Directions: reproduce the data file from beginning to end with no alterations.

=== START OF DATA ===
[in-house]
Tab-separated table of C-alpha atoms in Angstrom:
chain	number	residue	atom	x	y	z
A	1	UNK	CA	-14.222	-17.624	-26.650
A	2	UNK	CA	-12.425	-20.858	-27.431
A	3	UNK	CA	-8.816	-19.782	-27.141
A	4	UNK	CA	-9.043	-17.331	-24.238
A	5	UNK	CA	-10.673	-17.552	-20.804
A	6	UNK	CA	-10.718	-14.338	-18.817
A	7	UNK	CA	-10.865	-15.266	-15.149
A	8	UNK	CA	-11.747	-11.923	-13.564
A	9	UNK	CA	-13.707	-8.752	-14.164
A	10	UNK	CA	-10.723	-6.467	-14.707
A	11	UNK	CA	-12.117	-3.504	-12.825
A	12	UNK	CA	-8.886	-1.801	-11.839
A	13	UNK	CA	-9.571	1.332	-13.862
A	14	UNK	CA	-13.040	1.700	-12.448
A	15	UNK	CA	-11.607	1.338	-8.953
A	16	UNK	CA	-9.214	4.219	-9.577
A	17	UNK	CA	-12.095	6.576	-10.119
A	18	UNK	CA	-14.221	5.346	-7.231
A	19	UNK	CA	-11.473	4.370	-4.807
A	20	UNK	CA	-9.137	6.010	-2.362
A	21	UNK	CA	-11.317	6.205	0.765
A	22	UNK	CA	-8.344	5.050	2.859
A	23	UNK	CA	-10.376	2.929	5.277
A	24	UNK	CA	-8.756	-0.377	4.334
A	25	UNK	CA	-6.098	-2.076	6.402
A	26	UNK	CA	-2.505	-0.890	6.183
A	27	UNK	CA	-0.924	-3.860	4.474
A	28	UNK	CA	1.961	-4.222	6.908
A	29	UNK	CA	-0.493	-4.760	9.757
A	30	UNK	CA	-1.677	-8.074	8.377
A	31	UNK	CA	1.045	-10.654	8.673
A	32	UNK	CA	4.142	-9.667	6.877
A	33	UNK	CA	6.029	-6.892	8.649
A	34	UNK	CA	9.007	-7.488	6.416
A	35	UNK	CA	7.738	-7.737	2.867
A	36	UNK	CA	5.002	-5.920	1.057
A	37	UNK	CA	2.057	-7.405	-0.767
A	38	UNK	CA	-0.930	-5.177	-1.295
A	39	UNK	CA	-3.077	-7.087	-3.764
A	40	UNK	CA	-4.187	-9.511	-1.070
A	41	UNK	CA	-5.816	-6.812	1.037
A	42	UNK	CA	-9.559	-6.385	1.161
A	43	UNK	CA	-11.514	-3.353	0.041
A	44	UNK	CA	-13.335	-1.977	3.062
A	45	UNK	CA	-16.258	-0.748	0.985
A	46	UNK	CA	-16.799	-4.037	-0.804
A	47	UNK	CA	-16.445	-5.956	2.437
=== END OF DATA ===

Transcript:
[in-house]
Tab-separated table of C-alpha atoms in Angstrom:
chain	number	residue	atom	x	y	z
A	1	UNK	CA	-14.222	-17.624	-26.650
A	2	UNK	CA	-12.425	-20.858	-27.431
A	3	UNK	CA	-8.816	-19.782	-27.141
A	4	UNK	CA	-9.043	-17.331	-24.238
A	5	UNK	CA	-10.673	-17.552	-20.804
A	6	UNK	CA	-10.718	-14.338	-18.817
A	7	UNK	CA	-10.865	-15.266	-15.149
A	8	UNK	CA	-11.747	-11.923	-13.564
A	9	UNK	CA	-13.707	-8.752	-14.164
A	10	UNK	CA	-10.723	-6.467	-14.707
A	11	UNK	CA	-12.117	-3.504	-12.825
A	12	UNK	CA	-8.886	-1.801	-11.839
A	13	UNK	CA	-9.571	1.332	-13.862
A	14	UNK	CA	-13.040	1.700	-12.448
A	15	UNK	CA	-11.607	1.338	-8.953
A	16	UNK	CA	-9.214	4.219	-9.577
A	17	UNK	CA	-12.095	6.576	-10.119
A	18	UNK	CA	-14.221	5.346	-7.231
A	19	UNK	CA	-11.473	4.370	-4.807
A	20	UNK	CA	-9.137	6.010	-2.362
A	21	UNK	CA	-11.317	6.205	0.765
A	22	UNK	CA	-8.344	5.050	2.859
A	23	UNK	CA	-10.376	2.929	5.277
A	24	UNK	CA	-8.756	-0.377	4.334
A	25	UNK	CA	-6.098	-2.076	6.402
A	26	UNK	CA	-2.505	-0.890	6.183
A	27	UNK	CA	-0.924	-3.860	4.474
A	28	UNK	CA	1.961	-4.222	6.908
A	29	UNK	CA	-0.493	-4.760	9.757
A	30	UNK	CA	-1.677	-8.074	8.377
A	31	UNK	CA	1.045	-10.654	8.673
A	32	UNK	CA	4.142	-9.667	6.877
A	33	UNK	CA	6.029	-6.892	8.649
A	34	UNK	CA	9.007	-7.488	6.416
A	35	UNK	CA	7.738	-7.737	2.867
A	36	UNK	CA	5.002	-5.920	1.057
A	37	UNK	CA	2.057	-7.405	-0.767
A	38	UNK	CA	-0.930	-5.177	-1.295
A	39	UNK	CA	-3.077	-7.087	-3.764
A	40	UNK	CA	-4.187	-9.511	-1.070
A	41	UNK	CA	-5.816	-6.812	1.037
A	42	UNK	CA	-9.559	-6.385	1.161
A	43	UNK	CA	-11.514	-3.353	0.041
A	44	UNK	CA	-13.335	-1.977	3.062
A	45	UNK	CA	-16.258	-0.748	0.985
A	46	UNK	CA	-16.799	-4.037	-0.804
A	47	UNK	CA	-16.445	-5.956	2.437